The Power of Sleep & Toolkit for Deep Sleep
Sleep must be the most puzzling of all human behaviors. We spend almost one third of our life sleeping. While slumbering, we don’t work, gather food, mate or socialize. So, in effect, we just spend a crucial one third of our lives doing nothing. Every species, studied to date, sleeps. This simple fact establishes that it has evolved with life, and its preservation throughout evolution means there must be tremendous benefits to it. A balanced diet and exercise are of vital importance. Sleep is the preeminent force in this trinity.
What sleep does for you
Supports weight loss. Sleep deprivation causes binge eating. Studies have shown people who sleep for only four hours a night, eat over 300 calories more than those who get eight hours. And most of this food is saturated fat. A good night’s slumber regulates our appetite. It reforms the body’s metabolic state by fine-tuning the balance of insulin and circulating glucose.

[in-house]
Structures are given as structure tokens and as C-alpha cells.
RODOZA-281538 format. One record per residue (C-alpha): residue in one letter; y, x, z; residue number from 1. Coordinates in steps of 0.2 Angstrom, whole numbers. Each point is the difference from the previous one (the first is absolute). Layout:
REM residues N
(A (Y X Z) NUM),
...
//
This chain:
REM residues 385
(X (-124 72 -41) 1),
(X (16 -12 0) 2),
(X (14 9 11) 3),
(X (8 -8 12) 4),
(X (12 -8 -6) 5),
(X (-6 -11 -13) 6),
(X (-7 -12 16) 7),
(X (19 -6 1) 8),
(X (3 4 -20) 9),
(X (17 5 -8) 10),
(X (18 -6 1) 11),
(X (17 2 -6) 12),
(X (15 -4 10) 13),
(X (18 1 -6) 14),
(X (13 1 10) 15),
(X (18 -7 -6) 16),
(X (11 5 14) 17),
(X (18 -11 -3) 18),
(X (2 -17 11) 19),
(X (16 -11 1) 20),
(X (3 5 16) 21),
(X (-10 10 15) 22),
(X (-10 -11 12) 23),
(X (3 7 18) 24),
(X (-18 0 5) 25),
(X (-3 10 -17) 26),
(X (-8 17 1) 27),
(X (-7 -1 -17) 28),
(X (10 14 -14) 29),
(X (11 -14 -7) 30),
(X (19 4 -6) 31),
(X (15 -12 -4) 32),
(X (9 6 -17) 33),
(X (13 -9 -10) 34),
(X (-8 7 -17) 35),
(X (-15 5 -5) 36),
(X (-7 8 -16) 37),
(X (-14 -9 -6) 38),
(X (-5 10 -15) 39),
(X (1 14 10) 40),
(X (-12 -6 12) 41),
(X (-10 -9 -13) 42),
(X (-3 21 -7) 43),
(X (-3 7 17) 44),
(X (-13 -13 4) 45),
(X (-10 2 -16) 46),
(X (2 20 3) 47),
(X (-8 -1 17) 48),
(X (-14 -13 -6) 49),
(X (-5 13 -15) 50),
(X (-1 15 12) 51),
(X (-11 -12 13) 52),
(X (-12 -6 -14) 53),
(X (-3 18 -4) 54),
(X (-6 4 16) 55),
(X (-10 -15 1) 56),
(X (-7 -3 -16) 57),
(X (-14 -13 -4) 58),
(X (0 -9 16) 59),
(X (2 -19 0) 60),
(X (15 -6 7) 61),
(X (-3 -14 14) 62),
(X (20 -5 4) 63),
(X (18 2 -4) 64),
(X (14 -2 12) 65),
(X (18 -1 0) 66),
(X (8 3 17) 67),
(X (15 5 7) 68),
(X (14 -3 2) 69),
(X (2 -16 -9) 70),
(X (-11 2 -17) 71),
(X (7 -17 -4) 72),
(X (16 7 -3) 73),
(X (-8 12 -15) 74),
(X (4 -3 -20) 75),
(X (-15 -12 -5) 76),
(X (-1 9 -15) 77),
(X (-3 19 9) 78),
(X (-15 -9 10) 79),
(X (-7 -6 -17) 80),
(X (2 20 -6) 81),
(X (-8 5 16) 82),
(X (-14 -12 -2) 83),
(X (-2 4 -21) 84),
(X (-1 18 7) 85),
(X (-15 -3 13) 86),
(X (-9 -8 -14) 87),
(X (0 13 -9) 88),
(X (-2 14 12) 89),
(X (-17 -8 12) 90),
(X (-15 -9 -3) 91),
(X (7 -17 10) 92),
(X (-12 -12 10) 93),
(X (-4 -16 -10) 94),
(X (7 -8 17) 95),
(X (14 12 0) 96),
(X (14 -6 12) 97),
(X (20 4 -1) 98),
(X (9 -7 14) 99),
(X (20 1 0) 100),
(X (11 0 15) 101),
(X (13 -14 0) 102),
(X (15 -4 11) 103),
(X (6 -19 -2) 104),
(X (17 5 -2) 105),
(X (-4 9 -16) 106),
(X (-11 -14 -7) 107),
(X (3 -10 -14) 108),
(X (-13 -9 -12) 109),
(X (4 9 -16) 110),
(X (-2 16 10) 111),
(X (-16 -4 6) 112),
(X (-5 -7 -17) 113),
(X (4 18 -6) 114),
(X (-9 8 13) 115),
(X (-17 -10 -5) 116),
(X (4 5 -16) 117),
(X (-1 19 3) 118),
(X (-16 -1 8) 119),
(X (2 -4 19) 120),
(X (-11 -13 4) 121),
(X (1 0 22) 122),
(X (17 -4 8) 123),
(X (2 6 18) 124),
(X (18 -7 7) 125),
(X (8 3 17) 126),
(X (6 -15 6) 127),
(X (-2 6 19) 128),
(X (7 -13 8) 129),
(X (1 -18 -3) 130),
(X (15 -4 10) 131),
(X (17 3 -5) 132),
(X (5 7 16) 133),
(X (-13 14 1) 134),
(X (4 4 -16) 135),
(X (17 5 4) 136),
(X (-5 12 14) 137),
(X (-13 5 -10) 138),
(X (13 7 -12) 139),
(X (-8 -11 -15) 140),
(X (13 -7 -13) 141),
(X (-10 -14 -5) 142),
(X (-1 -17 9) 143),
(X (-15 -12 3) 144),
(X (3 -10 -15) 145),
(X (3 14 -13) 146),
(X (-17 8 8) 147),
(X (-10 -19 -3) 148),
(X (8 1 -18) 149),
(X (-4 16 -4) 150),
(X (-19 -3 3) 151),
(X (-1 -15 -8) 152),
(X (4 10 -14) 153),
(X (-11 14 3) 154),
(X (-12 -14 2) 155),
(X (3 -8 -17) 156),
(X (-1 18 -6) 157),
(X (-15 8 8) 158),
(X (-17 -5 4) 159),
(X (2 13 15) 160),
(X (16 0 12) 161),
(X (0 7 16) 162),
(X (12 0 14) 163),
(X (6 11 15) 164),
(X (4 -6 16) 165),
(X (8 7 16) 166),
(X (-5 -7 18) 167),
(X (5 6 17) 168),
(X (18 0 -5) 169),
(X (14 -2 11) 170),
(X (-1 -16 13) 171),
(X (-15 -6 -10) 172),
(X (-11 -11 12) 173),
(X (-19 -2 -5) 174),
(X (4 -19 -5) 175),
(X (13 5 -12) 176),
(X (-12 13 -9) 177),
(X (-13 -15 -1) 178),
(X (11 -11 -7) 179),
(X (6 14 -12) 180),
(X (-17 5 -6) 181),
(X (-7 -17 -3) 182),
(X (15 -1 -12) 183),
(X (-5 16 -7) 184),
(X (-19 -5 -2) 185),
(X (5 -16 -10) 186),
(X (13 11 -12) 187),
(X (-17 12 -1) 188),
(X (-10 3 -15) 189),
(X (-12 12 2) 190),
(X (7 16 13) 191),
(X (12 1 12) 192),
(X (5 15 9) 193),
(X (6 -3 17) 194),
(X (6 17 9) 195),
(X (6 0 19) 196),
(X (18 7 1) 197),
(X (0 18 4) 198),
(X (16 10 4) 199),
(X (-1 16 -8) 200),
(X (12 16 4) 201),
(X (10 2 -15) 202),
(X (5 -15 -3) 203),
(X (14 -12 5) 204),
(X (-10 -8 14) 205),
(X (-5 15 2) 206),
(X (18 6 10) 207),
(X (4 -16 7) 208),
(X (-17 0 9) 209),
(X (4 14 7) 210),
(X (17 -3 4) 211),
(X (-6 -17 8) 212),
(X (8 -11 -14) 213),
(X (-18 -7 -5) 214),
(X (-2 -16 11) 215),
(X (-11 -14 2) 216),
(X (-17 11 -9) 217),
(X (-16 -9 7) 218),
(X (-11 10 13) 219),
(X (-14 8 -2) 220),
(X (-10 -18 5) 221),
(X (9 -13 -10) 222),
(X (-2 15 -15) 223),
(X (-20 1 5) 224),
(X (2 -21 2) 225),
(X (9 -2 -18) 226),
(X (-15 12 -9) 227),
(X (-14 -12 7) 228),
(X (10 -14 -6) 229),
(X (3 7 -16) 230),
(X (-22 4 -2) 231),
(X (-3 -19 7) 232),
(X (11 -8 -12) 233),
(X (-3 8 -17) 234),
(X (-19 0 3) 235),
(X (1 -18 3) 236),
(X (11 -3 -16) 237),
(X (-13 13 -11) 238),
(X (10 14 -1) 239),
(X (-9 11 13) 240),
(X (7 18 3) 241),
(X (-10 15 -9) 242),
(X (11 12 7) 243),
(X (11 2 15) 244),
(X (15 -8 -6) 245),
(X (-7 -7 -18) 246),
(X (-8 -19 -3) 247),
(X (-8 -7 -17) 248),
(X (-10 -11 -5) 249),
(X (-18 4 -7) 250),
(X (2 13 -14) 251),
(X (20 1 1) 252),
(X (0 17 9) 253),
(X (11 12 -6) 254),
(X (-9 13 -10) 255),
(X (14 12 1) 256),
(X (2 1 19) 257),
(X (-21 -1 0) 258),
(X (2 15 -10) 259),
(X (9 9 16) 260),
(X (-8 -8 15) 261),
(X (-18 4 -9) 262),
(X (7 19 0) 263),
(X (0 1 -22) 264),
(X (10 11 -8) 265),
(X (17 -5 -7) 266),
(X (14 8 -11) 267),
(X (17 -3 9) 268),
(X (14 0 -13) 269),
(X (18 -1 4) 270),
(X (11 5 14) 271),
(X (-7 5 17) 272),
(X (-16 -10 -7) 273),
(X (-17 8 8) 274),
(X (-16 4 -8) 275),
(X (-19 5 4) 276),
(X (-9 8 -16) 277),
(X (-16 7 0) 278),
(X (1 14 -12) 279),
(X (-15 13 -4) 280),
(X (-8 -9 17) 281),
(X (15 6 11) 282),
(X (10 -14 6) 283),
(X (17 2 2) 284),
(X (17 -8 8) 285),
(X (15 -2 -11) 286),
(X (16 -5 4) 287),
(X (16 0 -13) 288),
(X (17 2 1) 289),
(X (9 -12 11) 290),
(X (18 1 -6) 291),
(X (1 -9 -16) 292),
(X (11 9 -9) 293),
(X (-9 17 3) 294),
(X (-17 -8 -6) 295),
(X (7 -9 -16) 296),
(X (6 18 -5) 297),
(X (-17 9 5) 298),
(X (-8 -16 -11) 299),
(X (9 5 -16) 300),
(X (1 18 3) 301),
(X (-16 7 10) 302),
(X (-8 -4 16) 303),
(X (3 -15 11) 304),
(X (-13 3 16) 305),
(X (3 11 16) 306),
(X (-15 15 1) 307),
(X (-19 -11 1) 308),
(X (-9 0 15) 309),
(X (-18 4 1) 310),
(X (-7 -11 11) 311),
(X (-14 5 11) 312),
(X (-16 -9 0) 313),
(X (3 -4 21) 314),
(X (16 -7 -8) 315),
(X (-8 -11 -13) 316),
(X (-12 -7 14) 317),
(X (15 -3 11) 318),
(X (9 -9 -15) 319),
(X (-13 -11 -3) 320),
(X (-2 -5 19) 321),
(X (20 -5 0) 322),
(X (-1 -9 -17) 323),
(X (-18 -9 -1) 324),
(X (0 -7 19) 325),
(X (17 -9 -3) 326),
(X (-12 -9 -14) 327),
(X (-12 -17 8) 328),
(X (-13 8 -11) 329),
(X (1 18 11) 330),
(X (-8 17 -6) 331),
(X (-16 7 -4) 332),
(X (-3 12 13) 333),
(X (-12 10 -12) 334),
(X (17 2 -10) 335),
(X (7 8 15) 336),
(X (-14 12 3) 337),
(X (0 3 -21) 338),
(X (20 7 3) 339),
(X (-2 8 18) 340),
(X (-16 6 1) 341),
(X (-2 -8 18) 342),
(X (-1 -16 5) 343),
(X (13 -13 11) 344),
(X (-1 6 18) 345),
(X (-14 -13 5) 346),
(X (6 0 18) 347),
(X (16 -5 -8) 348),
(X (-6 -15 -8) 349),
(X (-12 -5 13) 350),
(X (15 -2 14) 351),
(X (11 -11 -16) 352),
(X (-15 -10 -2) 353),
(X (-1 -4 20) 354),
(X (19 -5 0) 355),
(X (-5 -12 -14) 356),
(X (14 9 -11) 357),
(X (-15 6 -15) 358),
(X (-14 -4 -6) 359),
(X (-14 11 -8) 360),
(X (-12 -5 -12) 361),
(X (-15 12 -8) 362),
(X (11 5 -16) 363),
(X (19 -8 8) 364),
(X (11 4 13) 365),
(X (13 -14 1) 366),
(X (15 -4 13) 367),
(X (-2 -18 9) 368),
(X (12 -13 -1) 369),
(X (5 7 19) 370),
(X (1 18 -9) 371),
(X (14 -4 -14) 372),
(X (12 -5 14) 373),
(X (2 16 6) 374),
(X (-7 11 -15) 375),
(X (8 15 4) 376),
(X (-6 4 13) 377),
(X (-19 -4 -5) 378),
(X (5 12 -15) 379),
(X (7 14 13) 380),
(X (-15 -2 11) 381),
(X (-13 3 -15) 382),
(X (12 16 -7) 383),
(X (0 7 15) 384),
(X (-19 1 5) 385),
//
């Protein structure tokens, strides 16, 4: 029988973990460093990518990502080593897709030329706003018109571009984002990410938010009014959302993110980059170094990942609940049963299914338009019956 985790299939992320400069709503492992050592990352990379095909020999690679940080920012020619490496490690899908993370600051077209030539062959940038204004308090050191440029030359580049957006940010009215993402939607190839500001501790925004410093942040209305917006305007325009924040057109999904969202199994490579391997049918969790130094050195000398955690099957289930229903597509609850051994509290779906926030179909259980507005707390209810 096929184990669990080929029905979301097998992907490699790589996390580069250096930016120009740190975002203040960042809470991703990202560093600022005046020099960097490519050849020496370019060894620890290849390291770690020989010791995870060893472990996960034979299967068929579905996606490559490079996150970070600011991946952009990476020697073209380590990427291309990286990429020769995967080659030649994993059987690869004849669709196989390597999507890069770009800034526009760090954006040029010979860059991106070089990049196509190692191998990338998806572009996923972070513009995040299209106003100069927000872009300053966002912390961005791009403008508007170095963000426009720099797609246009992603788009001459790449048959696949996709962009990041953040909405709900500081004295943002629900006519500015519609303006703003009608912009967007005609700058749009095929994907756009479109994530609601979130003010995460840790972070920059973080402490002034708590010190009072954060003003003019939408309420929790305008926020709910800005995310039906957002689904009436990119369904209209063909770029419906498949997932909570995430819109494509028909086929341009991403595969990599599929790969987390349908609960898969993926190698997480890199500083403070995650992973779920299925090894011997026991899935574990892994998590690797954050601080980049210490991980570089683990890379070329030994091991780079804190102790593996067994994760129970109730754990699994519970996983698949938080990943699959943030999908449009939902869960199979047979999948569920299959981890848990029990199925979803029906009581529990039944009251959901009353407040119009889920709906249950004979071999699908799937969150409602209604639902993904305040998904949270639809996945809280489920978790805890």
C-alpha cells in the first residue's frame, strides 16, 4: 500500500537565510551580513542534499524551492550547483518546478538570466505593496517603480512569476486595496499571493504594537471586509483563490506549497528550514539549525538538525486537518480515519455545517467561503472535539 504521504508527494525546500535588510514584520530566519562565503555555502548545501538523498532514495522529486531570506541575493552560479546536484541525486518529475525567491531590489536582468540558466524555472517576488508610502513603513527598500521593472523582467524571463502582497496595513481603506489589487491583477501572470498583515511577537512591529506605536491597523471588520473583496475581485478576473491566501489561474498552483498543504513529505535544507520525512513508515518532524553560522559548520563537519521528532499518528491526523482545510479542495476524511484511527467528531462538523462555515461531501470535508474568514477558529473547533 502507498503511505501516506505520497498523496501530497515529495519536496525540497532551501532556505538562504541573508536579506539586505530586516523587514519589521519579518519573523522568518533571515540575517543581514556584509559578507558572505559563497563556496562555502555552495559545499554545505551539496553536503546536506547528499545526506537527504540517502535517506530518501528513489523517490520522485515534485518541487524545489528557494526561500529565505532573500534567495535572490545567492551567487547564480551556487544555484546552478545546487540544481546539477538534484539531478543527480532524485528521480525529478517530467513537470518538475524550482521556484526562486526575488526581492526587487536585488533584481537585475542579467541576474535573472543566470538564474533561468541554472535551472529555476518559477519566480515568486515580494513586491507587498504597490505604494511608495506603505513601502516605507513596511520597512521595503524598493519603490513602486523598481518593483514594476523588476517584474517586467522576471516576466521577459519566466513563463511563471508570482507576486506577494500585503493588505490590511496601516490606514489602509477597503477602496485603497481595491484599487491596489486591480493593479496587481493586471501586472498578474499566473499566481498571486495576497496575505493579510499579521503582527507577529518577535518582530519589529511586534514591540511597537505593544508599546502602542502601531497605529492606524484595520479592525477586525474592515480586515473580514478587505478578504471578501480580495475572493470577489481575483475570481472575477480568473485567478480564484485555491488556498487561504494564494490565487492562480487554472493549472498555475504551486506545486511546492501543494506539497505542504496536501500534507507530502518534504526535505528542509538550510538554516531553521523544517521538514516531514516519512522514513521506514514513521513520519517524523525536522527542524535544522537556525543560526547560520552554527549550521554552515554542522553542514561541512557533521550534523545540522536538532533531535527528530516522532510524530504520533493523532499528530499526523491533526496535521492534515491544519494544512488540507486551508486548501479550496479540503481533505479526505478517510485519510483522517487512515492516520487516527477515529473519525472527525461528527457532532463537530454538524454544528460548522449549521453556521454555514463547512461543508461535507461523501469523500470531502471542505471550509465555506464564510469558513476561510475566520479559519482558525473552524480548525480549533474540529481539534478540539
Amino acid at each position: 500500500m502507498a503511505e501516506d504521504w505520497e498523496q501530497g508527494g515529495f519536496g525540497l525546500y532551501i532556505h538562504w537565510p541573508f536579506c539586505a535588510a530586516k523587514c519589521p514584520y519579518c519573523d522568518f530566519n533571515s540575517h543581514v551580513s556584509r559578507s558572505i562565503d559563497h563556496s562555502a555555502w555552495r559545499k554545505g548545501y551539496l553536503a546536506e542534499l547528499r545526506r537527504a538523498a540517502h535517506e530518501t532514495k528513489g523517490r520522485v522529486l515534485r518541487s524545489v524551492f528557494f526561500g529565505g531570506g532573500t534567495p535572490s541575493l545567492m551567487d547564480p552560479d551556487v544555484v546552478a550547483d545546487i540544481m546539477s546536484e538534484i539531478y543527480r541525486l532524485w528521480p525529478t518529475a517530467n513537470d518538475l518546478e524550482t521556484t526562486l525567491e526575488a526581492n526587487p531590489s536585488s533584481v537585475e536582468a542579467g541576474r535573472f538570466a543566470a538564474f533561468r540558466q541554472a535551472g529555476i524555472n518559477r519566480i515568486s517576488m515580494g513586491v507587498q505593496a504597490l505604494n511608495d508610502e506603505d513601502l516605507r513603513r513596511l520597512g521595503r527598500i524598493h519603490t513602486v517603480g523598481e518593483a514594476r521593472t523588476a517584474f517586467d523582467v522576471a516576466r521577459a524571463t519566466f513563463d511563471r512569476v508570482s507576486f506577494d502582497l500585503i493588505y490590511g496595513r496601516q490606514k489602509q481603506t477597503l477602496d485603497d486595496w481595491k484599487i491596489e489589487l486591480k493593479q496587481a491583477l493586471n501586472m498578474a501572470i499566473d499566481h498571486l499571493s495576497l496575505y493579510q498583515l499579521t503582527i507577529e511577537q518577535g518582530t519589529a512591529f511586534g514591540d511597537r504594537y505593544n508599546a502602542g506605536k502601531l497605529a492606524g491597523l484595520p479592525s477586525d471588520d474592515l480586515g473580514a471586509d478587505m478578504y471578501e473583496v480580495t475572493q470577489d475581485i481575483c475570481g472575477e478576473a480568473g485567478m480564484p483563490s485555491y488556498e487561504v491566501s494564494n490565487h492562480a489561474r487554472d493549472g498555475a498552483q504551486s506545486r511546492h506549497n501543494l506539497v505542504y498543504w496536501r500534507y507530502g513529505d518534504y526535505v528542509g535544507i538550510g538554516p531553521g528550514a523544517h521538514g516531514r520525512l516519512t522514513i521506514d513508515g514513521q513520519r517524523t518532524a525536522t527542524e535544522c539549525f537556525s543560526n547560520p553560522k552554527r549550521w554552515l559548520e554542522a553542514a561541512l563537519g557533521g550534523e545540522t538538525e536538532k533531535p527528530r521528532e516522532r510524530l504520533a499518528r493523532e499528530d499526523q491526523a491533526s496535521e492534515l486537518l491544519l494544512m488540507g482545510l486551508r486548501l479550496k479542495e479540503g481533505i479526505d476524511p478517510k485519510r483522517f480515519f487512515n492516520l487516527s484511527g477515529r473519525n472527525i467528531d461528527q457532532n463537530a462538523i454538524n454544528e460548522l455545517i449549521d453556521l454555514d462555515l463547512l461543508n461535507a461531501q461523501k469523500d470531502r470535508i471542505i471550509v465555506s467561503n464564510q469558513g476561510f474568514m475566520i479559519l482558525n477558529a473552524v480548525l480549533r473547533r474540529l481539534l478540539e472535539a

Improves memory. Sleep deprivation compromises one’s ability to focus. Enough of it enriches our ability to learn, memorize, and make logical decisions and choices. During sleep, your brain files away your day’s learning, to use on some other day. A research conducted at the University of Notre Dame suggests that people who slept immediately after learning something recalled it better.
Helps improve your immune system. Sleep restocks the armory of our immune system. It helps prevent infections and safeguard you from all manners of sickness. A study done by Carnegie Mellon University shows those, who slept less than seven hours, were three times more likely to develop cold than those, who slept eight hours.